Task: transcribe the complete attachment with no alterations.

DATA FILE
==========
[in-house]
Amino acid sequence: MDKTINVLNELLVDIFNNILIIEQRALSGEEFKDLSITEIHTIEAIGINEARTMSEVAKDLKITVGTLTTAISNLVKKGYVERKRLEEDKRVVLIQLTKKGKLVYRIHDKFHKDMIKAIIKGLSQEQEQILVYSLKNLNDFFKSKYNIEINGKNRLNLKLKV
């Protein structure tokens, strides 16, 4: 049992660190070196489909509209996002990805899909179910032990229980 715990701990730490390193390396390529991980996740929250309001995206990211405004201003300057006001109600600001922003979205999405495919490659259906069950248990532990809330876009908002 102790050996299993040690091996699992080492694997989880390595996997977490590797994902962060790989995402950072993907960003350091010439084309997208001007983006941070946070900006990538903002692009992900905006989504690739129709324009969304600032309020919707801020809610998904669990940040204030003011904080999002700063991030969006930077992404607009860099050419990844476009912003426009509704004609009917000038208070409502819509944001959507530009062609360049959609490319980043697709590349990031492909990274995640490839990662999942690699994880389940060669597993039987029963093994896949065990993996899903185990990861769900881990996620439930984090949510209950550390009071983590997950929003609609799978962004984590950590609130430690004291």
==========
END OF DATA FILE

[in-house]
Amino acid sequence: MDKTINVLNELLVDIFNNILIIEQRALSGEEFKDLSITEIHTIEAIGINEARTMSEVAKDLKITVGTLTTAISNLVKKGYVERKRLEEDKRVVLIQLTKKGKLVYRIHDKFHKDMIKAIIKGLSQEQEQILVYSLKNLNDFFKSKYNIEINGKNRLNLKLKV
């Protein structure tokens, strides 16, 4: 049992660190070196489909509209996002990805899909179910032990229980 715990701990730490390193390396390529991980996740929250309001995206990211405004201003300057006001109600600001922003979205999405495919490659259906069950248990532990809330876009908002 102790050996299993040690091996699992080492694997989880390595996997977490590797994902962060790989995402950072993907960003350091010439084309997208001007983006941070946070900006990538903002692009992900905006989504690739129709324009969304600032309020919707801020809610998904669990940040204030003011904080999002700063991030969006930077992404607009860099050419990844476009912003426009509704004609009917000038208070409502819509944001959507530009062609360049959609490319980043697709590349990031492909990274995640490839990662999942690699994880389940060669597993039987029963093994896949065990993996899903185990990861769900881990996620439930984090949510209950550390009071983590997950929003609609799978962004984590950590609130430690004291």